Christmas at the Rijksmuseum: Two Acquisitions Highlight the Birth of Christ

The Rijksmuseum will celebrate Christmas 2010 with two exceptional acquisitions that highlight the birth of Christ. It recently acquired an extremely rare silver ‘prayer nut’, containing miniature carvings only millimetres in size and depicting the birth of Christ and the Adoration of the Magi.

A prayer nut was an extravagant devotional object from the late Middle Ages: two silver-plated pieces of carved wood with a diameter of 4.8cm joined together to form a round ‘nut’. At the same time, the Rijksmuseum will exhibit the masterfully carved Heilige Familie (Holy Family); a small sculpture created by Jan III van Doorne that dates back to c. 1650.

The small round ball called a ‘prayer nut’ was carried around by the wealthy on a silver chain. The nut was not used exclusively for prayer, but was also displayed as a status symbol and admired for the extremely detailed carvings found inside. The newly acquired prayer nut is one of the most beautiful examples of miniature carving known. One half depicts the birth of Christ, the other the Adoration of the Magi – down to the square millimetre, literally. The carving is silver-plated, making it one of the finest examples of secular Gothic silver from the Low Countries.

The nut, dating from around 1510-1520, comes from the estate of an old Dutch family and was probably owned by the author Johannes Kneppelhout (1814-1885, also known in Dutch as ‘Klikspaan’) and was rescued from the ‘De Hemelsche Berg’ estate near Oosterbeek in 1944 during the Battle of Arnhem.

Frits Scholten, curator of sculpture at the Rijksmuseum says, ‘We are delighted with the acquisition of this exquisite, small object. This prayer nut is the only one in the world to have been received with its original silver-plating intact. In the 16th century, it was a true status symbol, comparable to the most expensive Patek Philippe watches of today.’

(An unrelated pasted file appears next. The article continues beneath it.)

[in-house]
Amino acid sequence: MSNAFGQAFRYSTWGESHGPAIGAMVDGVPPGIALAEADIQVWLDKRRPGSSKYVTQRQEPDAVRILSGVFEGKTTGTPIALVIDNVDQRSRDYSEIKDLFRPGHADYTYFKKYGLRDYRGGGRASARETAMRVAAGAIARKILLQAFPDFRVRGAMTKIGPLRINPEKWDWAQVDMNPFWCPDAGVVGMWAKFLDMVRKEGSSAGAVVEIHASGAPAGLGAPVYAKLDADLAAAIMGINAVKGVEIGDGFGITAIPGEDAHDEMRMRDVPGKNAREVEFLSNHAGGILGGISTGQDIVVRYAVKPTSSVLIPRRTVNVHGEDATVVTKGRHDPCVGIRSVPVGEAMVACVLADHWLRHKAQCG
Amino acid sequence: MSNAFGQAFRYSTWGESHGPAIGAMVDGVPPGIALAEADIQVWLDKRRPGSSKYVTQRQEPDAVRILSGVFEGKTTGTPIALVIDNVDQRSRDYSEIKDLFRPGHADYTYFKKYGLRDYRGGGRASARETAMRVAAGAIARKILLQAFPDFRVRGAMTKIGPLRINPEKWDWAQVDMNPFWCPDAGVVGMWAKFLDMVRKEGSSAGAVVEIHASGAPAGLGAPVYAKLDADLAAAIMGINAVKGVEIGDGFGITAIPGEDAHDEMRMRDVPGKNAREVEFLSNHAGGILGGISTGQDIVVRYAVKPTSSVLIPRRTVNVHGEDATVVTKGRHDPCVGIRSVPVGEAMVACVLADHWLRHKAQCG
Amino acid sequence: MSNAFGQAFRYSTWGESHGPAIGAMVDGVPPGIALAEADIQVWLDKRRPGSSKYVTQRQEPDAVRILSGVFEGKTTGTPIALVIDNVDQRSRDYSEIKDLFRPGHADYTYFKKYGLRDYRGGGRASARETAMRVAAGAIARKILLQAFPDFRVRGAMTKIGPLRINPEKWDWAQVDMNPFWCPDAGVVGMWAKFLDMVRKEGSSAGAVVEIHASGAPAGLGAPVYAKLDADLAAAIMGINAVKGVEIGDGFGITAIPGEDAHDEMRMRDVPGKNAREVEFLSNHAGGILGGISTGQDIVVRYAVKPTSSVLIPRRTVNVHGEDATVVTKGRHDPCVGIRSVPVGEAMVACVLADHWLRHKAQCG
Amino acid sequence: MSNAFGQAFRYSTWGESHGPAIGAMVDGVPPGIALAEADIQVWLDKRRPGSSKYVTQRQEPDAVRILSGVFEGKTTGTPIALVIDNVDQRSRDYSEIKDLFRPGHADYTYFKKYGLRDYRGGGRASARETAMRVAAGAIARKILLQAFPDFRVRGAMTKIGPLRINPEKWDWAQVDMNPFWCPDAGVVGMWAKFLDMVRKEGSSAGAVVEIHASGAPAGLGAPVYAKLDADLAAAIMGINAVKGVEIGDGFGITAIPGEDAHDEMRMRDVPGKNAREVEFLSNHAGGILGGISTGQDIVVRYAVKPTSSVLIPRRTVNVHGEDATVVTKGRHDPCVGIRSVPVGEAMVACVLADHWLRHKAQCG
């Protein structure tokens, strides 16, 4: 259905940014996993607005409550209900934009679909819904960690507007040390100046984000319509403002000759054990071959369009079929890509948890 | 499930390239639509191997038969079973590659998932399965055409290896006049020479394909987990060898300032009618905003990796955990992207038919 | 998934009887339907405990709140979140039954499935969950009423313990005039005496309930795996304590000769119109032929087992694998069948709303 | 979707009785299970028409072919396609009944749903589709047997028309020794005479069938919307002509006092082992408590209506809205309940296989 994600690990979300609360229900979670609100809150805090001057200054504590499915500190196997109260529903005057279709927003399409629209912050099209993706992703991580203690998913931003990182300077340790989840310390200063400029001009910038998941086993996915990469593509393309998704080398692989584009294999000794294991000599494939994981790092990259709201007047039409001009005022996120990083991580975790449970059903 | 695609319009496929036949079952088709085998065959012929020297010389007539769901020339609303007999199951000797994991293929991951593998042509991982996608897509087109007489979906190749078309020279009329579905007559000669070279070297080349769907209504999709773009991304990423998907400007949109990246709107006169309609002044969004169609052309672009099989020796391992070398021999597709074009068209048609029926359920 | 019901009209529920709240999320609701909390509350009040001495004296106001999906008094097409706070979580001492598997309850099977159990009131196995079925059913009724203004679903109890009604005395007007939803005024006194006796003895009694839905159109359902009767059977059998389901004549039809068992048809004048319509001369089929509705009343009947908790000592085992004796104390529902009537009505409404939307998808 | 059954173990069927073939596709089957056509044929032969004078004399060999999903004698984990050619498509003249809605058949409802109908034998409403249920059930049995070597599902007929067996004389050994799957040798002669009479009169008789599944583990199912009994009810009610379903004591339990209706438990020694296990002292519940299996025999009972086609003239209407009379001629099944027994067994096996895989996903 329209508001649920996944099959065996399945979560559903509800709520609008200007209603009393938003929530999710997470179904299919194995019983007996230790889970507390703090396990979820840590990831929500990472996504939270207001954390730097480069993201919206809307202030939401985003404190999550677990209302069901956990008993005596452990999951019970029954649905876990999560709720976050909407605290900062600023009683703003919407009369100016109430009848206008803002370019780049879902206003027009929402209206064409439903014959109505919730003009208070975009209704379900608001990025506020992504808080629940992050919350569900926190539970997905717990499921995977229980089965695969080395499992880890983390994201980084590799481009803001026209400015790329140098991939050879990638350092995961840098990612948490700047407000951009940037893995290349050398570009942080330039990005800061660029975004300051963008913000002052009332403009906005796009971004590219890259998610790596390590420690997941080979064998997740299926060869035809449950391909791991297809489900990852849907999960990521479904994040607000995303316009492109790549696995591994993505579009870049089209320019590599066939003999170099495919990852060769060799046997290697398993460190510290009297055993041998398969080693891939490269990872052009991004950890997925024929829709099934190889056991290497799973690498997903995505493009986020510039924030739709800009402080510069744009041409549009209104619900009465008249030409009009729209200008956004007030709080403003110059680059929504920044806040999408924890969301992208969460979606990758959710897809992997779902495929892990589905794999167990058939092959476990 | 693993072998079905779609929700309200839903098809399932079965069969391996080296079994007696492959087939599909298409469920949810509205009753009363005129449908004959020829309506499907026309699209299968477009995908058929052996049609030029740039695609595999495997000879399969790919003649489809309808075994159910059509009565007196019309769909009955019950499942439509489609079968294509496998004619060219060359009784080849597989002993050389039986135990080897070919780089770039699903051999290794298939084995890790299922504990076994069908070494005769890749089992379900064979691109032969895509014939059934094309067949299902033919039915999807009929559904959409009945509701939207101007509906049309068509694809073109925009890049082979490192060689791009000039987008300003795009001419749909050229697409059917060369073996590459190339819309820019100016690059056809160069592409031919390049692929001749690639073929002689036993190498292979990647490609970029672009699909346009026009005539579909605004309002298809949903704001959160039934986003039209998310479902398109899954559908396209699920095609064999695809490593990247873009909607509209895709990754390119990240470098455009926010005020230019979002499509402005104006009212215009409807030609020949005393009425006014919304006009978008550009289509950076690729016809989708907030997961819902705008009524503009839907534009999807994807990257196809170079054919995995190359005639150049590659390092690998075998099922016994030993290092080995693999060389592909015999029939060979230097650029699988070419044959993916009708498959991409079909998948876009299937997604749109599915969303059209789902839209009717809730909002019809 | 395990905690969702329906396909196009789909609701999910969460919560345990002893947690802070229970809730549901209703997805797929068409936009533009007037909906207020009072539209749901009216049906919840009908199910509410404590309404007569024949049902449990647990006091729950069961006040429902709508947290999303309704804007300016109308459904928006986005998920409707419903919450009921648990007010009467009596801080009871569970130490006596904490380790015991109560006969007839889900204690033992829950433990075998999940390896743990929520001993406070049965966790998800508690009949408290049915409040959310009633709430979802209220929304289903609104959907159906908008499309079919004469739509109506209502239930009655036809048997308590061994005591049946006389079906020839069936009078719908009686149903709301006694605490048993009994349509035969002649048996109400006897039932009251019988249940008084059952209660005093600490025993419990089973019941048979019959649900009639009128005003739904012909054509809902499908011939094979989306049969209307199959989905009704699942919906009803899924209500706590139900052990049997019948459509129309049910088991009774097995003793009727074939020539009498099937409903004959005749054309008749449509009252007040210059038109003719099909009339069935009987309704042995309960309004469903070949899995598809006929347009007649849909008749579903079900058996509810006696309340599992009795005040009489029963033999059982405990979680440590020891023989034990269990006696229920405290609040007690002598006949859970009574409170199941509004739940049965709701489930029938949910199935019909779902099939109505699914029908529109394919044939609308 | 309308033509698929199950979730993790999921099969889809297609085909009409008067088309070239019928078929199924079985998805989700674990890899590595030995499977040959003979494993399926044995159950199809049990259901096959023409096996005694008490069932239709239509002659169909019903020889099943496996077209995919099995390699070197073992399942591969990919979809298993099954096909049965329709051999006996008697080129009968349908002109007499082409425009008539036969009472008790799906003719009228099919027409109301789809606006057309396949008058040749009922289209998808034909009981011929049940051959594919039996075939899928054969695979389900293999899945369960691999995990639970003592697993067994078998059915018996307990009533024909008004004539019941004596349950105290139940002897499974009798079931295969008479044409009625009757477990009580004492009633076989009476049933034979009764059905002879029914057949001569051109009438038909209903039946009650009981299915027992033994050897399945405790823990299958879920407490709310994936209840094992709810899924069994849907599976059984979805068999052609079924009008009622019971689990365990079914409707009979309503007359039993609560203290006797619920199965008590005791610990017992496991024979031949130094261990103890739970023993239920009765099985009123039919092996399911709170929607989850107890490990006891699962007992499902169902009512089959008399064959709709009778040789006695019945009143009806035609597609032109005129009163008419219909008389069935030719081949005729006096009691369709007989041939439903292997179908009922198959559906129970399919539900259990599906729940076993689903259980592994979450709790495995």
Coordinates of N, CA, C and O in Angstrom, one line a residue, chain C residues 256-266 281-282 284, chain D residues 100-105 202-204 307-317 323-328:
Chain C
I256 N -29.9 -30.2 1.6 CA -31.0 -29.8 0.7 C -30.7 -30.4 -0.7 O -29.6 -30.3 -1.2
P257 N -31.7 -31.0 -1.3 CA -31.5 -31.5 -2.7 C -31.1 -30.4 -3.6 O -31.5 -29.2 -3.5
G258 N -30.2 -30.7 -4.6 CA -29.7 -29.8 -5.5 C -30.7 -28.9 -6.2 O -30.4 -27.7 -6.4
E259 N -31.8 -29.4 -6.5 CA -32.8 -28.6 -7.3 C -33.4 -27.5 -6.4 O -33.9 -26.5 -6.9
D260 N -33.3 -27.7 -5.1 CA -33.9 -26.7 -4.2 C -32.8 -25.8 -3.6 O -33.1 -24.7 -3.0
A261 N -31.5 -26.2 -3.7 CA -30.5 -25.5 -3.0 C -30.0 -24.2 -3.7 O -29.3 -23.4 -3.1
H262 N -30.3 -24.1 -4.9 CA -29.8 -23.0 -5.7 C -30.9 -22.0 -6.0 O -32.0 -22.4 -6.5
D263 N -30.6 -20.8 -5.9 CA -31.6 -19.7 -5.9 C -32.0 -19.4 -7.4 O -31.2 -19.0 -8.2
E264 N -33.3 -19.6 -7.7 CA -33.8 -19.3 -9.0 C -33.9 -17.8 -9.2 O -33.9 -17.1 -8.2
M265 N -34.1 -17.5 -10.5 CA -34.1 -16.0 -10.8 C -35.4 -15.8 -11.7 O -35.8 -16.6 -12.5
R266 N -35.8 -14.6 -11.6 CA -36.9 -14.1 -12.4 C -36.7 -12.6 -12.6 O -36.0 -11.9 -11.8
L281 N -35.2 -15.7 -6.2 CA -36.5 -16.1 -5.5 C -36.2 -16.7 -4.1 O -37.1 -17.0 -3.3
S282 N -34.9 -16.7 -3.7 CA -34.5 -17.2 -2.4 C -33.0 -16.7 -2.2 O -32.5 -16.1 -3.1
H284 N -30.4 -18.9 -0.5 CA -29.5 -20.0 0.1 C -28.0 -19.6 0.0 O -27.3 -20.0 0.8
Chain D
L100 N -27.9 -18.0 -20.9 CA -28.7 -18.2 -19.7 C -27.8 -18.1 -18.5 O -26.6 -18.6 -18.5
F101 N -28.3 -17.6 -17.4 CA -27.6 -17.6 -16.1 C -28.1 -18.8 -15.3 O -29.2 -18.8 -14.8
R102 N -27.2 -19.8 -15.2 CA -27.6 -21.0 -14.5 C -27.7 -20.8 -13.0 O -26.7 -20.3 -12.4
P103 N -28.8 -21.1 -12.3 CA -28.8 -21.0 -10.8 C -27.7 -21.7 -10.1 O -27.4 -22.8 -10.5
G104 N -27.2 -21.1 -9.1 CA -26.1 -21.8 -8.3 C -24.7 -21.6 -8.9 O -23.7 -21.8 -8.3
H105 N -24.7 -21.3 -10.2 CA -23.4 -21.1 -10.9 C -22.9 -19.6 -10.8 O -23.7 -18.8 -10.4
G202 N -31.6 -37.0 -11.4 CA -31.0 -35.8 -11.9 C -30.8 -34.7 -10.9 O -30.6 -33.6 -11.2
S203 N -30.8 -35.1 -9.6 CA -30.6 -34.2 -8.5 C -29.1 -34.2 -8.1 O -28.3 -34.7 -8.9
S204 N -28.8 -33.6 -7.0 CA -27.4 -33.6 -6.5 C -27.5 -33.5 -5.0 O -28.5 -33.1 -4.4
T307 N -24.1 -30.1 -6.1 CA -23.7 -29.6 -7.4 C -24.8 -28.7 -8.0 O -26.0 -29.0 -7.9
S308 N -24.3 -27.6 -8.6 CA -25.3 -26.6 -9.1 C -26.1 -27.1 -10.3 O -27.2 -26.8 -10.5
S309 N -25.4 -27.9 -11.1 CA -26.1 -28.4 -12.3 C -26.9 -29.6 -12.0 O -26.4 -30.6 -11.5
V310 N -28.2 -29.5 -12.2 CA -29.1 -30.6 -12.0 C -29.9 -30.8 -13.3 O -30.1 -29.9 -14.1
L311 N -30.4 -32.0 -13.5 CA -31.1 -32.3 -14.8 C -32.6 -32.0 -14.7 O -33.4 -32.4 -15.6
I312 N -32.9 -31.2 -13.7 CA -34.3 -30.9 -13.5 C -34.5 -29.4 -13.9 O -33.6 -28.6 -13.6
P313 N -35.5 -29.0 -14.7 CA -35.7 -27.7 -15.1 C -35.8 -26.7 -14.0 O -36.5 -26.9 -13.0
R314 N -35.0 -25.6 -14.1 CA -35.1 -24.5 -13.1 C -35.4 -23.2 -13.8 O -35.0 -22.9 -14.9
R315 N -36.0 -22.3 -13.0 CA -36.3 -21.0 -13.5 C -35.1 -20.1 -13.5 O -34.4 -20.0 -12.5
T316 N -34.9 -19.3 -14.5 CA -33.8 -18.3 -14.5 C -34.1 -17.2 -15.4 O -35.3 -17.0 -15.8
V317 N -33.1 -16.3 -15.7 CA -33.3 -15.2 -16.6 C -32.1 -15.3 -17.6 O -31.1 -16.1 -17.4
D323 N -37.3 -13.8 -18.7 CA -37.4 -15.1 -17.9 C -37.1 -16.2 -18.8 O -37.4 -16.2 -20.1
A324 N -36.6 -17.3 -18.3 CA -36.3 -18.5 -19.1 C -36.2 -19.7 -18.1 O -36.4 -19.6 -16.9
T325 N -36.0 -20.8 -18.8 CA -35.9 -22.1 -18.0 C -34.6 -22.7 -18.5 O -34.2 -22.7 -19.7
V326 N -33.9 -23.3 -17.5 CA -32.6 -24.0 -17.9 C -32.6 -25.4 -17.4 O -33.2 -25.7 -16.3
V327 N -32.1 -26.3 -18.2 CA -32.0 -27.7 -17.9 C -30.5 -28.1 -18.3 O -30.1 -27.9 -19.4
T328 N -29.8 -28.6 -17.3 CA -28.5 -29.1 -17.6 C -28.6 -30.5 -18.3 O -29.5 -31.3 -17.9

The masterfully carved, small sculpture Heilige Familie has a playful character. The glass inlaid eyes of the three figures are truly exceptional. Given its intimate, informal character, the sculpture strikes a balance between its roles as a pure work of religious art for personal Catholic devotion and as an example of a genre of informal sculpture. The sculpture is signed ‘IVD’ by the sculptor-carver Jan van Doorne of Mechelen. Few other works by Van Doorne are known.

The prayer nut and the Heilige Familie will be exhibited at the Rijksmuseum (on the Rotterdam staircase) from 14 December to 7 February.

The acquisition of the prayer nut was made possible in part by the Ebus Fonds, which is a named fund of the Rijksmuseum. The Ebus Fonds supports the Rijksmuseum in the development of its collection of medieval art. Without its named funds, the Rijksmuseum would be unable to finance many of its acquisitions.

Image: Prayer nut, silver and boxwood, c. 1510-1520, one of the two hemispheres.

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